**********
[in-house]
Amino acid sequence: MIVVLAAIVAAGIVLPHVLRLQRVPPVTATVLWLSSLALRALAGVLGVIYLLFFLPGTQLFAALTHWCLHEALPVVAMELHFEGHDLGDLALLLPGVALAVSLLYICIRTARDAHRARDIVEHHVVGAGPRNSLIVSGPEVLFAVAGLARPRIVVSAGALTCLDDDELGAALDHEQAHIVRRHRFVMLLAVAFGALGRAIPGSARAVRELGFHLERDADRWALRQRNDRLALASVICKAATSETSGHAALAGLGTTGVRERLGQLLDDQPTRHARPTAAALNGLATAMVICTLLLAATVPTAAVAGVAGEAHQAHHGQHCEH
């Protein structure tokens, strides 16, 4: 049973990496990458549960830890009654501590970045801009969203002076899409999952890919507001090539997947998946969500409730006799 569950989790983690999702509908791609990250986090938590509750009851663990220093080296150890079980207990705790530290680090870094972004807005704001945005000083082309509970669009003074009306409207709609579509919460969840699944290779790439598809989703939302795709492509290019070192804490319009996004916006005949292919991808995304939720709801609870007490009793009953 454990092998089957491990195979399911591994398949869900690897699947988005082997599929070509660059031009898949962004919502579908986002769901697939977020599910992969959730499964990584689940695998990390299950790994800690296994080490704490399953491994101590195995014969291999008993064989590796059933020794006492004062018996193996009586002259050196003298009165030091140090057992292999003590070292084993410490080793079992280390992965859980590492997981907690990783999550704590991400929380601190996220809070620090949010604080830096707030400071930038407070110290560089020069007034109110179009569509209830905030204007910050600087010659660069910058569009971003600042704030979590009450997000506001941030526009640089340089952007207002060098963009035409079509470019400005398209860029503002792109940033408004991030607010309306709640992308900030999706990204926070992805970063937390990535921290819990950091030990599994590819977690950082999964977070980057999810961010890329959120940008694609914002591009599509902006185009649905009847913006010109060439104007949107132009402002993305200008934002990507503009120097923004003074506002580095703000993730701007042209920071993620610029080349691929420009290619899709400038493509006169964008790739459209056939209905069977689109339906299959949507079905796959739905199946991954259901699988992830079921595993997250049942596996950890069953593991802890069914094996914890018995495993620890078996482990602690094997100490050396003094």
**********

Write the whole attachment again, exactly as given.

[in-house]
Amino acid sequence: MIVVLAAIVAAGIVLPHVLRLQRVPPVTATVLWLSSLALRALAGVLGVIYLLFFLPGTQLFAALTHWCLHEALPVVAMELHFEGHDLGDLALLLPGVALAVSLLYICIRTARDAHRARDIVEHHVVGAGPRNSLIVSGPEVLFAVAGLARPRIVVSAGALTCLDDDELGAALDHEQAHIVRRHRFVMLLAVAFGALGRAIPGSARAVRELGFHLERDADRWALRQRNDRLALASVICKAATSETSGHAALAGLGTTGVRERLGQLLDDQPTRHARPTAAALNGLATAMVICTLLLAATVPTAAVAGVAGEAHQAHHGQHCEH
């Protein structure tokens, strides 16, 4: 049973990496990458549960830890009654501590970045801009969203002076899409999952890919507001090539997947998946969500409730006799 569950989790983690999702509908791609990250986090938590509750009851663990220093080296150890079980207990705790530290680090870094972004807005704001945005000083082309509970669009003074009306409207709609579509919460969840699944290779790439598809989703939302795709492509290019070192804490319009996004916006005949292919991808995304939720709801609870007490009793009953 454990092998089957491990195979399911591994398949869900690897699947988005082997599929070509660059031009898949962004919502579908986002769901697939977020599910992969959730499964990584689940695998990390299950790994800690296994080490704490399953491994101590195995014969291999008993064989590796059933020794006492004062018996193996009586002259050196003298009165030091140090057992292999003590070292084993410490080793079992280390992965859980590492997981907690990783999550704590991400929380601190996220809070620090949010604080830096707030400071930038407070110290560089020069007034109110179009569509209830905030204007910050600087010659660069910058569009971003600042704030979590009450997000506001941030526009640089340089952007207002060098963009035409079509470019400005398209860029503002792109940033408004991030607010309306709640992308900030999706990204926070992805970063937390990535921290819990950091030990599994590819977690950082999964977070980057999810961010890329959120940008694609914002591009599509902006185009649905009847913006010109060439104007949107132009402002993305200008934002990507503009120097923004003074506002580095703000993730701007042209920071993620610029080349691929420009290619899709400038493509006169964008790739459209056939209905069977689109339906299959949507079905796959739905199946991954259901699988992830079921595993997250049942596996950890069953593991802890069914094996914890018995495993620890078996482990602690094997100490050396003094």